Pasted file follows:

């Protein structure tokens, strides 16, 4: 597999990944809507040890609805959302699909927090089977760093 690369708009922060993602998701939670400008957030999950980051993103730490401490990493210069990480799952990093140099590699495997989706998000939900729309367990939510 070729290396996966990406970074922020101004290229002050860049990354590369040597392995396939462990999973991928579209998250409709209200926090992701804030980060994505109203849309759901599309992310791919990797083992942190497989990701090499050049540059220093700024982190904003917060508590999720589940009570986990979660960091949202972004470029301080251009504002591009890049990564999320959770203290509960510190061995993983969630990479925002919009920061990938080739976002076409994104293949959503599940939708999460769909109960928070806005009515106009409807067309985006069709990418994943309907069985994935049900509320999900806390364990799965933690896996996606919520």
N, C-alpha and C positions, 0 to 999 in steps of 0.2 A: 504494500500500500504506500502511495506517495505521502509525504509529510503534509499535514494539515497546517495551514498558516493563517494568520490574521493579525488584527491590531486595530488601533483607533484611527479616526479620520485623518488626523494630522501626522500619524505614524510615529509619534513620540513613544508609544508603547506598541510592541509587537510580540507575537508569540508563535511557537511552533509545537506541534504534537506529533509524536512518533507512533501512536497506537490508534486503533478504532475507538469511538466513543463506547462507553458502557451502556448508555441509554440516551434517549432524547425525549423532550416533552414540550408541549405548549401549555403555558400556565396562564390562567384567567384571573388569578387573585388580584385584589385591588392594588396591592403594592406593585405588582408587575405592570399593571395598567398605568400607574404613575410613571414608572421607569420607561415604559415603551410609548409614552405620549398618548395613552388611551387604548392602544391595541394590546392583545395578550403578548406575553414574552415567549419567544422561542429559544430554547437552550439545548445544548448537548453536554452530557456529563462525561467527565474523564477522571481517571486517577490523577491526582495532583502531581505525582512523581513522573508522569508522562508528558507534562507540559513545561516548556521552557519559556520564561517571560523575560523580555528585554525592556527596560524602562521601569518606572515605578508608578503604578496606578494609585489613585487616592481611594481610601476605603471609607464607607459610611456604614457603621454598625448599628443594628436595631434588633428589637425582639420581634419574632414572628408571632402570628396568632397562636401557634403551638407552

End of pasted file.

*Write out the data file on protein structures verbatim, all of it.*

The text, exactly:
């Protein structure tokens, strides 16, 4: 597999990944809507040890609805959302699909927090089977760093 690369708009922060993602998701939670400008957030999950980051993103730490401490990493210069990480799952990093140099590699495997989706998000939900729309367990939510 070729290396996966990406970074922020101004290229002050860049990354590369040597392995396939462990999973991928579209998250409709209200926090992701804030980060994505109203849309759901599309992310791919990797083992942190497989990701090499050049540059220093700024982190904003917060508590999720589940009570986990979660960091949202972004470029301080251009504002591009890049990564999320959770203290509960510190061995993983969630990479925002919009920061990938080739976002076409994104293949959503599940939708999460769909109960928070806005009515106009409807067309985006069709990418994943309907069985994935049900509320999900806390364990799965933690896996996606919520």
N, C-alpha and C positions, 0 to 999 in steps of 0.2 A: 504494500500500500504506500502511495506517495505521502509525504509529510503534509499535514494539515497546517495551514498558516493563517494568520490574521493579525488584527491590531486595530488601533483607533484611527479616526479620520485623518488626523494630522501626522500619524505614524510615529509619534513620540513613544508609544508603547506598541510592541509587537510580540507575537508569540508563535511557537511552533509545537506541534504534537506529533509524536512518533507512533501512536497506537490508534486503533478504532475507538469511538466513543463506547462507553458502557451502556448508555441509554440516551434517549432524547425525549423532550416533552414540550408541549405548549401549555403555558400556565396562564390562567384567567384571573388569578387573585388580584385584589385591588392594588396591592403594592406593585405588582408587575405592570399593571395598567398605568400607574404613575410613571414608572421607569420607561415604559415603551410609548409614552405620549398618548395613552388611551387604548392602544391595541394590546392583545395578550403578548406575553414574552415567549419567544422561542429559544430554547437552550439545548445544548448537548453536554452530557456529563462525561467527565474523564477522571481517571486517577490523577491526582495532583502531581505525582512523581513522573508522569508522562508528558507534562507540559513545561516548556521552557519559556520564561517571560523575560523580555528585554525592556527596560524602562521601569518606572515605578508608578503604578496606578494609585489613585487616592481611594481610601476605603471609607464607607459610611456604614457603621454598625448599628443594628436595631434588633428589637425582639420581634419574632414572628408571632402570628396568632397562636401557634403551638407552